Pycnogenol may help protect skin from environmental stressors, says recent study

May 3, 2021
Sebastian Krawiec

Results showed that supplementation with Pycnogenol prevented a decrease in skin hydration, transepidermal water loss, reflecting a significant improvement in skin barrier function, and skin darkening during the dry autumn season.

A recent study published in Skin Pharmacology and Physiology1 found that supplementation with a proprietary French pine bark extract, Pycnogenol from Horphag Research (Hoboken, NJ), may protect skin from environmental stressors. In the randomized, double-blind, placebo-controlled, crossover study, 76 subjects were given either 50 mg of Pycnogenol twice daily, or placebo for 12 weeks, then switched interventions for another 12 weeks.

The subjects of this study, 57 of which were women, were chosen because they work outdoors from spring to autumn in Beijing, China, exposed to air pollution and weather changes. During the study, subjects were constantly exposed to increased levels of fine particulate matter, changes in temperature, humidity, and UV index. Researchers evaluated skin moisture content, transepidermal water loss, and skin elasticity at baseline, during, and after the study.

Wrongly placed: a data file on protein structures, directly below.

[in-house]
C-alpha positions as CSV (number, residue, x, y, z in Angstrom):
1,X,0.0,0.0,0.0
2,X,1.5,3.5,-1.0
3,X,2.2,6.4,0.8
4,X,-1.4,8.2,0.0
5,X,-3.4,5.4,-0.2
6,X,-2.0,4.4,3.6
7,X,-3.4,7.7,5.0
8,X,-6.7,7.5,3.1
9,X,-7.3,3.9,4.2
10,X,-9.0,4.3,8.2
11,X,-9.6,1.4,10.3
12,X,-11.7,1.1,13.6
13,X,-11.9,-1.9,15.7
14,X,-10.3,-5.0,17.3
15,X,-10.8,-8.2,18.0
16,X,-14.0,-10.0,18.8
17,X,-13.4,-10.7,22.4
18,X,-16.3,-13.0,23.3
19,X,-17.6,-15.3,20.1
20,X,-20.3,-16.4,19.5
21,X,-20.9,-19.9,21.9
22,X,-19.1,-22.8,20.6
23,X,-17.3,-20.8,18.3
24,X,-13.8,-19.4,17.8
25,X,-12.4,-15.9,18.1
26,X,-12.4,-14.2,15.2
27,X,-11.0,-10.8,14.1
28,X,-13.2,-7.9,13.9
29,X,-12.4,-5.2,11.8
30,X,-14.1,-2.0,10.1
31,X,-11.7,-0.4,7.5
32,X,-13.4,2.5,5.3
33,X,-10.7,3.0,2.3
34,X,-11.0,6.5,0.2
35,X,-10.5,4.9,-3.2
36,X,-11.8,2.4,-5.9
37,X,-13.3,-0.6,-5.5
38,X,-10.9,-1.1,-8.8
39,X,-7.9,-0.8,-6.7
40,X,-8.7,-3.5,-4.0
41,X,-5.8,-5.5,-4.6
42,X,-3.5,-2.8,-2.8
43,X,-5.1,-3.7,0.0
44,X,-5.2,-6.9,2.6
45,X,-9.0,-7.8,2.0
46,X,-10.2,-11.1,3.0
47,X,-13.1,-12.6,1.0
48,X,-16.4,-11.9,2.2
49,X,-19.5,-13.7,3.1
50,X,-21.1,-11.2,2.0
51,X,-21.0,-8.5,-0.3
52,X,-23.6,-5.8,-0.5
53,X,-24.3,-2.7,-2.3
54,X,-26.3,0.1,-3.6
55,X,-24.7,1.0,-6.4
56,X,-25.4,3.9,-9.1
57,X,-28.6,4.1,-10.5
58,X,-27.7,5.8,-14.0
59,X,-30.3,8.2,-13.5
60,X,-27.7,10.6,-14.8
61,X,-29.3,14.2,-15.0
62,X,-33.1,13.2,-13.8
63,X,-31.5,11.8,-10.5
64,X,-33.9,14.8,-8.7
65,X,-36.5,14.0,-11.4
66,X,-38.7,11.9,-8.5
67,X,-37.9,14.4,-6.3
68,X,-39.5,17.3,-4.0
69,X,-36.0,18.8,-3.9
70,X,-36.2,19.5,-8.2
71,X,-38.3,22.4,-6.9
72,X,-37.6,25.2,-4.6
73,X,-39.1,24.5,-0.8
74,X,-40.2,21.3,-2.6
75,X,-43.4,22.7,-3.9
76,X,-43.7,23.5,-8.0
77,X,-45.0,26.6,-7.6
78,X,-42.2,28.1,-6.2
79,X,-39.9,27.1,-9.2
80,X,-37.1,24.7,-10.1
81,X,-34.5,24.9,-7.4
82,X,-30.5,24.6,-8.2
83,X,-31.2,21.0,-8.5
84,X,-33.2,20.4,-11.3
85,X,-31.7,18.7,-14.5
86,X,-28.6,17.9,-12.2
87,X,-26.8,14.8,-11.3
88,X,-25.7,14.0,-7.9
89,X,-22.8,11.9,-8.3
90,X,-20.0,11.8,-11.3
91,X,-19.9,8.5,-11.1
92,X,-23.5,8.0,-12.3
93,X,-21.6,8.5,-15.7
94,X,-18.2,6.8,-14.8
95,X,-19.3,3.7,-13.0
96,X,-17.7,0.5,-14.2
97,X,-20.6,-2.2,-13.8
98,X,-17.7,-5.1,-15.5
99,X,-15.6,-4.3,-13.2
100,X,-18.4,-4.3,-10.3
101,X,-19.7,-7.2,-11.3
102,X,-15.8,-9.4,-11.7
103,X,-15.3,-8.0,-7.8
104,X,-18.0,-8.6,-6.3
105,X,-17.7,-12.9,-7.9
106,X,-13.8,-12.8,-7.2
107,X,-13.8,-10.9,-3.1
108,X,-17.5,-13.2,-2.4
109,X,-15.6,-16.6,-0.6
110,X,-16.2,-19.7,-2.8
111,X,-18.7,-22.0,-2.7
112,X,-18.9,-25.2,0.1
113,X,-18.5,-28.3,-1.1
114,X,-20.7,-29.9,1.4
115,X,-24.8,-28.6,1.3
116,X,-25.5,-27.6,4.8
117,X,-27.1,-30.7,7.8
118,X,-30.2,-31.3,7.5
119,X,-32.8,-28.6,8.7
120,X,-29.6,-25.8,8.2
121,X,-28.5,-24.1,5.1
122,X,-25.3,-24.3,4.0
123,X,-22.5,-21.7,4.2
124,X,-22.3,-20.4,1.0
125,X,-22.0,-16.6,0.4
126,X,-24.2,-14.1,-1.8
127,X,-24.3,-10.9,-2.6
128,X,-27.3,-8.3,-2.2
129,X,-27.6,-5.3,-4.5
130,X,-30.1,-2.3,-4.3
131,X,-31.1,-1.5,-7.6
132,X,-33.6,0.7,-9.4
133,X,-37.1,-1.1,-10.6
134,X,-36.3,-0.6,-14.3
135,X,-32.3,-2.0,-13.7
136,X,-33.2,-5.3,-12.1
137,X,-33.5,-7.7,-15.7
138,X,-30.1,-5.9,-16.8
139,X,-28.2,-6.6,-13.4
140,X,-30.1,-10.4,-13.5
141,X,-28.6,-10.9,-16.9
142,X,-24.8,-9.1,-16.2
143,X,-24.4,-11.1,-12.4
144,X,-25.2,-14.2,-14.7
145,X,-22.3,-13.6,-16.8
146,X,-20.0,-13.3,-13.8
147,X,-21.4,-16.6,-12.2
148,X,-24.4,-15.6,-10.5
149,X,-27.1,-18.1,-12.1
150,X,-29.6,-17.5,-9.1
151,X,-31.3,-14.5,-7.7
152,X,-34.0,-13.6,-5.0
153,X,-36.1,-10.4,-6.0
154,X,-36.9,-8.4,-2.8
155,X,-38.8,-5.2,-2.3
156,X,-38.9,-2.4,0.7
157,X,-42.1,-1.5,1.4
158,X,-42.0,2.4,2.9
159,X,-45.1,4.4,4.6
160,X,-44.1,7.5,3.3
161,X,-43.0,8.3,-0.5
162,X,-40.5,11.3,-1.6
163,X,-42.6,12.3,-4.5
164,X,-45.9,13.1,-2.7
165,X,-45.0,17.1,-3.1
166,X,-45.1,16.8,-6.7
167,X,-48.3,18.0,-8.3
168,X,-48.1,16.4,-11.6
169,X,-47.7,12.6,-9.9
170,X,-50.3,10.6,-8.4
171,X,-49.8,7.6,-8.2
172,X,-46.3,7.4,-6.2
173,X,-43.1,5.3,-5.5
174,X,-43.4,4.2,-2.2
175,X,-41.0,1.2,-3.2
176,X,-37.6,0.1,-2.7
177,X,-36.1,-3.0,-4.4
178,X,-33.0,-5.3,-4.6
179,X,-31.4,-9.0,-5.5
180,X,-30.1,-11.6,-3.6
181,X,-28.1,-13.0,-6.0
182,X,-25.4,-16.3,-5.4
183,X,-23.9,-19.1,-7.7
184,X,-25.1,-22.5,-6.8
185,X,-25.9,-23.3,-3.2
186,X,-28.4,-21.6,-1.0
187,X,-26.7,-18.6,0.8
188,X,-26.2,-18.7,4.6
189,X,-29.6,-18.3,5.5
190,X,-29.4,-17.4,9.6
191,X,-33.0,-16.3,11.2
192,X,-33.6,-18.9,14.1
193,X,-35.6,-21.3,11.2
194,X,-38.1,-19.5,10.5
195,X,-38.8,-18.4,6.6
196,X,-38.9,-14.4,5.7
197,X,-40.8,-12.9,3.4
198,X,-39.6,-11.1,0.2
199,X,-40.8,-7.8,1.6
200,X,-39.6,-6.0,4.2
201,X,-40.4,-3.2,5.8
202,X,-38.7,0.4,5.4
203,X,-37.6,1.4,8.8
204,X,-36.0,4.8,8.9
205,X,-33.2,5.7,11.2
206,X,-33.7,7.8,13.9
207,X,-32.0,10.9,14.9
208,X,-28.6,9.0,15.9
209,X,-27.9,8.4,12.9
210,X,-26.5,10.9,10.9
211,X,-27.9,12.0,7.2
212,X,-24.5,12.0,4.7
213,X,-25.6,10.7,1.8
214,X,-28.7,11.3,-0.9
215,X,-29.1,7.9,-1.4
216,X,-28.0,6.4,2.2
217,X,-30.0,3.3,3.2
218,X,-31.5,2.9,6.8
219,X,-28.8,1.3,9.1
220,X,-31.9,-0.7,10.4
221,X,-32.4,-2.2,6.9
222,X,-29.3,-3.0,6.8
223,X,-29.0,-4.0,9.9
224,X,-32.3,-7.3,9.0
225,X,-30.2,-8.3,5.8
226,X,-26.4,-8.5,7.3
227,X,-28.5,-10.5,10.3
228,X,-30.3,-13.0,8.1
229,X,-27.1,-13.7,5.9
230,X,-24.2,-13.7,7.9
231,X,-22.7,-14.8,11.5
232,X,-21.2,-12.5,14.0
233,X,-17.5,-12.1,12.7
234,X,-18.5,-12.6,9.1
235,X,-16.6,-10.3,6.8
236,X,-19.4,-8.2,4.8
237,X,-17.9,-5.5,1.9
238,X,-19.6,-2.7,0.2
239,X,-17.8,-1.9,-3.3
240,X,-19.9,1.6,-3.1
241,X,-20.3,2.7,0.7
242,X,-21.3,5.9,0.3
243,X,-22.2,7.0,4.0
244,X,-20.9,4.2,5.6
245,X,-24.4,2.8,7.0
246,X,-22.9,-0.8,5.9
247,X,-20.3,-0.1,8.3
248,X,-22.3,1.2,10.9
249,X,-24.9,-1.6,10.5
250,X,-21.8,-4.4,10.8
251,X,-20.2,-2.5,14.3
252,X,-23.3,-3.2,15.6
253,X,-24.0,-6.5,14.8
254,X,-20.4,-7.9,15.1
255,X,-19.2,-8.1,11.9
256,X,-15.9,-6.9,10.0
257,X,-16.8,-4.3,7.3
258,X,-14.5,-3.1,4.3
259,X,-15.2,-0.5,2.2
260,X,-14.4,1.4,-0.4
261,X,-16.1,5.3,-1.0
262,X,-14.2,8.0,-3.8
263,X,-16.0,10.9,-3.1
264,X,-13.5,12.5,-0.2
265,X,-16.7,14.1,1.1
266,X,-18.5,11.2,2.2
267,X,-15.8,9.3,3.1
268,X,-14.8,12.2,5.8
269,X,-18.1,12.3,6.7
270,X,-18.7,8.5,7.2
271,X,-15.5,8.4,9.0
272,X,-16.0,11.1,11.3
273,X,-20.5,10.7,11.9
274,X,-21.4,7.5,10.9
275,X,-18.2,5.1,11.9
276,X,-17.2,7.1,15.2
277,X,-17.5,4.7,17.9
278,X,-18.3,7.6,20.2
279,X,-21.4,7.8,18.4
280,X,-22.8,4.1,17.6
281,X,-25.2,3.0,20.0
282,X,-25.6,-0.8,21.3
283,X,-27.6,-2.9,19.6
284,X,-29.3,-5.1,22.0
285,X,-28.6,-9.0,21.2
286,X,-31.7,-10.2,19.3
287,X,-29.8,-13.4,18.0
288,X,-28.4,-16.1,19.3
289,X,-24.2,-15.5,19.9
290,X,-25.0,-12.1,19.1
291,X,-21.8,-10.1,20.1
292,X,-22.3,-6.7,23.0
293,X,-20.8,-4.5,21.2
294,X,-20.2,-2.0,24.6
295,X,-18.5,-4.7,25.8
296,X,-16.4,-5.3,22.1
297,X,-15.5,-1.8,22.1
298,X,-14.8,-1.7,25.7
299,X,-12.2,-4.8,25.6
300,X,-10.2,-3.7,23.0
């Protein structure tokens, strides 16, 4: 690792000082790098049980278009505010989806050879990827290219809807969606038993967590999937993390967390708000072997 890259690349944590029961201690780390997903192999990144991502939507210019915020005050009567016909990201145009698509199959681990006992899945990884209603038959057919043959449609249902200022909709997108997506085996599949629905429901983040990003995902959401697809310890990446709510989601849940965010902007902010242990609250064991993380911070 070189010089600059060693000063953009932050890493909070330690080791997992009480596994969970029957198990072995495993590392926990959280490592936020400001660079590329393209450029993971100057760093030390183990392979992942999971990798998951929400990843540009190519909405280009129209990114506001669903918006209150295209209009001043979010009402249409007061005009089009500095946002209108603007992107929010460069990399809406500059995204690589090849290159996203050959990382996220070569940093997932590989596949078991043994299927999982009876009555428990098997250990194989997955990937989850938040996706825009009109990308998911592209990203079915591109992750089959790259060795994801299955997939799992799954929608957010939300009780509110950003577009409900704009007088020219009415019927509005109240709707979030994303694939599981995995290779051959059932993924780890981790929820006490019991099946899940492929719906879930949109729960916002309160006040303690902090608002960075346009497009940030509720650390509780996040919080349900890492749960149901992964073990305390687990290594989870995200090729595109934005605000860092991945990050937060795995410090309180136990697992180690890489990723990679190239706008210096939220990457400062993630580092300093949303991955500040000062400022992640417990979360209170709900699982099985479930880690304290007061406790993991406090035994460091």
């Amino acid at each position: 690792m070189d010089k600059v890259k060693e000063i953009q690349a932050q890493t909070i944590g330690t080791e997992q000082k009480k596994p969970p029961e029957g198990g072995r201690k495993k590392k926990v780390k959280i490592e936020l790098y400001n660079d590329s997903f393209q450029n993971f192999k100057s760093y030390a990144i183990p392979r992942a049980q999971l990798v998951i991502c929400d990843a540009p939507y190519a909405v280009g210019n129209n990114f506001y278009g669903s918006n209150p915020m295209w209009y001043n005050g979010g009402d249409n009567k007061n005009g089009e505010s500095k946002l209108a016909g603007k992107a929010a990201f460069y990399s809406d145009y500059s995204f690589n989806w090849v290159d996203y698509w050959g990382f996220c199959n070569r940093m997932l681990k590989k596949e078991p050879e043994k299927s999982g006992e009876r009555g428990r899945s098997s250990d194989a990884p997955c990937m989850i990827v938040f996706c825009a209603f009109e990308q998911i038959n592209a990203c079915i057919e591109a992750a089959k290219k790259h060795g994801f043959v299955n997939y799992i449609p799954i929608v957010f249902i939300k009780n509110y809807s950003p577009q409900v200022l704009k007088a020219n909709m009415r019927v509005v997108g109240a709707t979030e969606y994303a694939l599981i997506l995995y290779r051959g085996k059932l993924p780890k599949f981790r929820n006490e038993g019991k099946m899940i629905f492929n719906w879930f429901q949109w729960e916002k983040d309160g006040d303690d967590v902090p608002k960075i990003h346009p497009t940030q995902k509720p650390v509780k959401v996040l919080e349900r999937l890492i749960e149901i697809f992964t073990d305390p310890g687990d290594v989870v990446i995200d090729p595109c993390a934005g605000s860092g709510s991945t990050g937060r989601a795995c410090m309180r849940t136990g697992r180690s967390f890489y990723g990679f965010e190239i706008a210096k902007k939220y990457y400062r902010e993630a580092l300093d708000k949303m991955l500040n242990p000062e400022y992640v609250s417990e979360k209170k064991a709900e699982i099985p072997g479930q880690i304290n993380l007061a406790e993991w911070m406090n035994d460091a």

Results showed that supplementation with the French pine bark extract prevented a decrease in skin hydration, transepidermal water loss, reflecting a significant improvement in skin barrier function, and skin darkening during the dry autumn season. Season had a strong impact on skin moisture content. The first 12 weeks of the study carried out during April to July, which is characteristically humid, saw significant increases in skin moisture content for both groups. The second half of the study, conducted between August and November, the dry season, saw a significant drop in skin moisture in subjects now taking placebo, while the subjects taking Pycnogenol saw relatively stable skin moisture content, with no significant changes. Supplementation also improved visco-elastic skin properties such as skin elasticity, and elastic recovery, irrespective of the season.

While further research is necessary to directly attribute the prevention of air pollution induced skin damage to supplementation with Pycnogenol, the results strongly indicate that it can help support skin health in those exposed to high levels of environmental stressors. Therefore, oral supplementation with the French pine bark extract may represent at least one strategy for those living in urban areas.

Reference

  1. Zhao H et al. “Oral Pycnogenol intake benefits the skin in urban chinese outdoor workers: a randomized, placebo-controlled, double-blind, and crossover intervention study.” Skin Pharmacology and Physiology, Published online ahead of print on March 31, 2021